It may be helpful for the FITS writer to provide information on the relative radial velocity between the observer and the selected standard of rest in the direction of the celestial reference coordinate. The keyword

\mbox{\hbox{{\tt VELOSYS{\it a\/}}} \hspace{2em} (floating-valued)}

is hereby reserved for this purpose; its units shall be m s-1. CUNIT $k{\it a\/}$ is not used since the WCS version a might not be expressed in velocity units.

The frame of rest defined with respect to the source (SOURCE) is useful for comparing internal apparent radial velocities in objects at different redshifts. This allows the FITS writer to apply all the cosmological and other model-dependent corrections, leaving a coordinate local to the object. For this frame of rest, it is necessary to define the velocity with respect to some other frame of rest. The keywords

\mbox{\hbox{{\tt ZSOURCE{\it a\/}}} \hspace{2em} (floating-valued)}


\mbox{\hbox{{\tt SSYSSRC{\it a\/}}} \hspace{2em} (character-valued)}

are hereby reserved; they should be used to document the adopted value for this systemic velocity of the source. ZSOURCEa is a unitless redshift; SSYSSRCa specifies the reference frame for this parameter and may have any value in Table 12 except SOURCE. The new floating-valued and character-valued keywords hereby reserved are listed[*] in Table 13 along with the other keywords defined in this paper.

8 Alternate FITS image representations: pixel list and vector column elements[*]

The use of coordinate keywords to describe a multi-dimensional vector in a single element of a FITS binary table (Cotton et al. 1995), and a tabulated list of pixel coordinates in a FITS ASCII (Harten et al. 1988) or binary table was discussed in Papers I and II. In this section, we extend those discussions to the keywords specific to spectral coordinates. This convention is considered an integral part of the full world coordinates convention.

8.1 Keyword naming convention

Table 13 lists the corresponding set of coordinate system keywords for use with each type of FITS image representation. The keywords defined in this paper and their allowed values are applicable to all three image storage formats. The following notes apply to the naming conventions used in Table 13:

When using the BINTABLE vector image format, if the table only contains a single image column or if there are multiple image columns but they all have the same value for any of the keywords in Table 13 except CNAME $i{\it a\/}$, then the simpler form of the keyword name, as used for primary arrays, may be used. For example, if all the images in the table have the same location, then one may use one set of OBSGEO-X, OBSGEO-Y, and OBSGEO-Z keywords rather than multiple OBSGX n, OBSGY n, and OBSGZ n keywords. If both forms of these keywords appear, then column-specific values are applied to the specified columns and the non-specfic values are applied to all other columns. (Note, however, that the WCS keywords defined for tables in Papers I and II must always be specified using the more complex keyword name with the column number suffix and the axis number prefix.)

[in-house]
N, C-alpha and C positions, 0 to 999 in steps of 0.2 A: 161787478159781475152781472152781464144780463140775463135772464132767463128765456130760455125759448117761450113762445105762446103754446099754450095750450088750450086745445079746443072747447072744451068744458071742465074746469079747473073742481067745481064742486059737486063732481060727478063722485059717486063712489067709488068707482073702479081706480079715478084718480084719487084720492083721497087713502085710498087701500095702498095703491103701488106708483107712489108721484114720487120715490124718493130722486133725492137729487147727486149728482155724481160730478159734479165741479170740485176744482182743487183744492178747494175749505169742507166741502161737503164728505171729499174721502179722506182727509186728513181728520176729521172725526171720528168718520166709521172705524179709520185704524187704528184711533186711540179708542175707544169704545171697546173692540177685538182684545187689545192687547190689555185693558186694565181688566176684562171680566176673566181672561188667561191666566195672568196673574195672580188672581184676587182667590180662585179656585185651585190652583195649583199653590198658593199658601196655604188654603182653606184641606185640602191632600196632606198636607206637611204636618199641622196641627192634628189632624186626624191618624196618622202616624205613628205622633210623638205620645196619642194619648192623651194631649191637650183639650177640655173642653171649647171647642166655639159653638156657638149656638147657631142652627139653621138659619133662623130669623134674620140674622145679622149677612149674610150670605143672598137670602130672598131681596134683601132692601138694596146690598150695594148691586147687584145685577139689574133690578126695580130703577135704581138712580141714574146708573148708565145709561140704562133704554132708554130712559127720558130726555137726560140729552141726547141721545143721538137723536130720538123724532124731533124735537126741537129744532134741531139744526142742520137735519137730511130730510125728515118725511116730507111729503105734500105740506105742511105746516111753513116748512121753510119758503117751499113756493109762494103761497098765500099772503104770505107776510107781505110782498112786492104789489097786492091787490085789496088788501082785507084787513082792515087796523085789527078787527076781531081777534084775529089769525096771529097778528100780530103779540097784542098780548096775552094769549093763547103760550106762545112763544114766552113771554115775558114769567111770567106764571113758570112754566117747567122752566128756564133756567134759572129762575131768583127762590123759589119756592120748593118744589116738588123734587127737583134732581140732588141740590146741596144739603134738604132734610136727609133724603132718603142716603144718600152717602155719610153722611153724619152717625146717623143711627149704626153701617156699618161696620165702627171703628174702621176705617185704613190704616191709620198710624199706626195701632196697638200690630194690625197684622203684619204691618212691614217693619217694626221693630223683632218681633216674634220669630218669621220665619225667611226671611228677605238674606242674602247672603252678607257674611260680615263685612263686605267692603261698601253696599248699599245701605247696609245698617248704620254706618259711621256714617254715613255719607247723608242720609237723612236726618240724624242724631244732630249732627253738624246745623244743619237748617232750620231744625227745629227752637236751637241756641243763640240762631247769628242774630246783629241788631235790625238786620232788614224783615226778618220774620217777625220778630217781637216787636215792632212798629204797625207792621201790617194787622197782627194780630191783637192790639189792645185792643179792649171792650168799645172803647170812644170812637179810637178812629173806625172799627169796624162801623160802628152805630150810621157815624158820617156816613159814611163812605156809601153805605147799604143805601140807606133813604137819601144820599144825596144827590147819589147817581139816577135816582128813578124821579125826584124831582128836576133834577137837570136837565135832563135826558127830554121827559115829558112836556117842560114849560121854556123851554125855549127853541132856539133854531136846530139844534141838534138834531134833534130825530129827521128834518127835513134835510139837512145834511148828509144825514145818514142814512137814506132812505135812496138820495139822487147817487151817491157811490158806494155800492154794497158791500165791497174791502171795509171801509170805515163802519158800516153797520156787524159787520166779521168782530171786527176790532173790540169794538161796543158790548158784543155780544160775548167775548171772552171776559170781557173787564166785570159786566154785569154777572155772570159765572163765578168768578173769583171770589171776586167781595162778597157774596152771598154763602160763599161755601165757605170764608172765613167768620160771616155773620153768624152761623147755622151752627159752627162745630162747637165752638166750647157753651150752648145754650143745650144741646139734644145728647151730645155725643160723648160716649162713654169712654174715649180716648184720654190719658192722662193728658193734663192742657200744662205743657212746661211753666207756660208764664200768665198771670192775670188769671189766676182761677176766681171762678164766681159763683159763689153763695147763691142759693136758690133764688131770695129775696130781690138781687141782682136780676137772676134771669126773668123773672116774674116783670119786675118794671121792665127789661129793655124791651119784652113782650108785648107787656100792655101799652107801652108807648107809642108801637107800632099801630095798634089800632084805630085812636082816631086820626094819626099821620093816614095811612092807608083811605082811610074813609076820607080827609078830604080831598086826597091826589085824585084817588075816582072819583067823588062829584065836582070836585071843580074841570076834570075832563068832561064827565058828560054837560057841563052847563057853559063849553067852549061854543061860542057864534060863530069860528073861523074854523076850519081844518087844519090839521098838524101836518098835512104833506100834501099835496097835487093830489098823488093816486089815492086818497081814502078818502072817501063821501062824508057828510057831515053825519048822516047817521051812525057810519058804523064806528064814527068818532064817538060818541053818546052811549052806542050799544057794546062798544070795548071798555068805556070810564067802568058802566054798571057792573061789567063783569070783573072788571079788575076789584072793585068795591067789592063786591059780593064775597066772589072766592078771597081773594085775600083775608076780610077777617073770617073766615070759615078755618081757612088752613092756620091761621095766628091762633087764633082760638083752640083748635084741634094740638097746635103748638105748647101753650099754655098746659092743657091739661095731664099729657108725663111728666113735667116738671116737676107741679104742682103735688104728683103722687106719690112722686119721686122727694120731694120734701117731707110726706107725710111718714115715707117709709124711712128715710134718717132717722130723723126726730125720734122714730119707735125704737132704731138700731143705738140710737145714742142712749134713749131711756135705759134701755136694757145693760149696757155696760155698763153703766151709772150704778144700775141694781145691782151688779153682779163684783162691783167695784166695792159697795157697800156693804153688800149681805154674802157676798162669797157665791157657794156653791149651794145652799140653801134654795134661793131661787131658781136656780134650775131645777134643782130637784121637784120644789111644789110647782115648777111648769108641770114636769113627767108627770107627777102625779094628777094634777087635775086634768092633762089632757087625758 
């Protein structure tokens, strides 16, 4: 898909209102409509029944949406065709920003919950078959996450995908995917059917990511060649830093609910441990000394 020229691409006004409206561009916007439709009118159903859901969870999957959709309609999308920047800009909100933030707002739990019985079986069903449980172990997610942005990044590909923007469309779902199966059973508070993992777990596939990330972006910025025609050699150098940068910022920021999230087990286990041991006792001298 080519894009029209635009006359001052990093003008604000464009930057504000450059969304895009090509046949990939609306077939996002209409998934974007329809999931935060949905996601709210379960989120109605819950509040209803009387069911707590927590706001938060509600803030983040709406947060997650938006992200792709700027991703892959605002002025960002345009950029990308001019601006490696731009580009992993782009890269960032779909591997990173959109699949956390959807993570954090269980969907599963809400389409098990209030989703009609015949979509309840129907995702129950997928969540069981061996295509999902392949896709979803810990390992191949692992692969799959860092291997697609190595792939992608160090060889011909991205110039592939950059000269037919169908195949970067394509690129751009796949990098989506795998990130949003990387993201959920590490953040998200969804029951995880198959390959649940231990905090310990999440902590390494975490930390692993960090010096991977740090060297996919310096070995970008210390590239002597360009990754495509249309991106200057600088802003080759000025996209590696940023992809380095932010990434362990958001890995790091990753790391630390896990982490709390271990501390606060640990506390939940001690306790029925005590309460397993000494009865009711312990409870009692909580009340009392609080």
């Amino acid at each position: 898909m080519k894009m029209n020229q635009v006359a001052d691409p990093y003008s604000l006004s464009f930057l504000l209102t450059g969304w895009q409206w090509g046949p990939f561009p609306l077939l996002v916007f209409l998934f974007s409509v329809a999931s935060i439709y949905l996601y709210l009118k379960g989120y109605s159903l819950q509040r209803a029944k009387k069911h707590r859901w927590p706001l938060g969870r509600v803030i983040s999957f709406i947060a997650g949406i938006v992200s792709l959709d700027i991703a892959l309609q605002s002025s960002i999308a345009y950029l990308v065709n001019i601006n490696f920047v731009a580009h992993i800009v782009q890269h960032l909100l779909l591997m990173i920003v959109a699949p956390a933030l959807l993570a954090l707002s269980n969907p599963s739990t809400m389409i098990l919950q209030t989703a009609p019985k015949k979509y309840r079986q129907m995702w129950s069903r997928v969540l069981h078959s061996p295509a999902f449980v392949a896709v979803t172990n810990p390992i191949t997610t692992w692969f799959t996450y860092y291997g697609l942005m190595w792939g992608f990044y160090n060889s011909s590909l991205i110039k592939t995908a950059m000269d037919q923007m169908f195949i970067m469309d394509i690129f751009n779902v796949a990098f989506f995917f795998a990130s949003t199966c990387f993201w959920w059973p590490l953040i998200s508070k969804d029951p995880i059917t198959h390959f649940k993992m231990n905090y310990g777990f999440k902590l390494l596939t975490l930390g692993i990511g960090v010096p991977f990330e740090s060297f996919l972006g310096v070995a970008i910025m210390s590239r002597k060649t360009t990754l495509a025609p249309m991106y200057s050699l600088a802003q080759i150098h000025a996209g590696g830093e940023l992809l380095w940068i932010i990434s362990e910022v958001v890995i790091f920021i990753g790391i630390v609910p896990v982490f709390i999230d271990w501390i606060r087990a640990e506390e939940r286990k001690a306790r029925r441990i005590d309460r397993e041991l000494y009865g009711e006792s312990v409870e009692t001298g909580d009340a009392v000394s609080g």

9 Spectral coordinate variation with other coordinates

There are instruments having spectral coordinates that are a function of other coordinates in the resulting image, e.g. celestial position. For example, optical astronomers use imaging Michelson interferometers and scanning Fabry-Perot instruments to produce three-dimensional images with two celestial and one spectroscopic coordinate. Because the path length through such instruments increases off the optical axis of the telescope, the observed wavelength is a function of celestial coordinate in each plane of the image cube. In general, this is a subject reserved for Paper IV since such instruments almost always have lesser distortions that need to be parameterized and corrected along with the path length correction.

One particularly difficult case should be mentioned here. Objective prism instruments produce data in which the image of each object in the field has been spread out into a spectrum. Thus the output image is the convolution of the sky with both a spatial point-spread-function and a spectral dispersive point-spread function, both in the two dimensions of the output image. The methods used to specify coordinates described in the present paper and in Papers I and II are unable to handle such complex data. However, rather than ignore the world coordinates entirely, writers of such images should consider providing the celestial coordinates that would be correct for the image if it had been taken at a single representative wavelength. That wavelength would be specified in a third WCS axis. Alternate axis descriptions could then be used to specify the same information for other wavelengths. Multi-order echelle spectrographs also produce images in which multiple spectral orders overlap each other as well as the celestial axes and, hence, their coordinates cannot be described by the methods of Papers II and III.

Analysis of both objective prism and echelle spectrograph images can produce tables of spectra that are easily described by the present methods.

10 Example

10.1 Basic spectral-line header

Table 14: Example image header.

Table 15: Additional keywords for example header.

Let us consider an example. The partial FITS header in Table 14 was produced for data from the Very Large Array. The FITS WCS standard states that all WCS keywords must be reproduced for the alternate descriptions, but those for non-spectral axes have been omitted for the sake of brevity and clarity. We have also updated the keywords to the standards of Papers I, II, and III. We will derive additional header keywords that could also have been written. These are shown in Table 15, again leaving out axes 1 and 2 of the alternate WCS versions.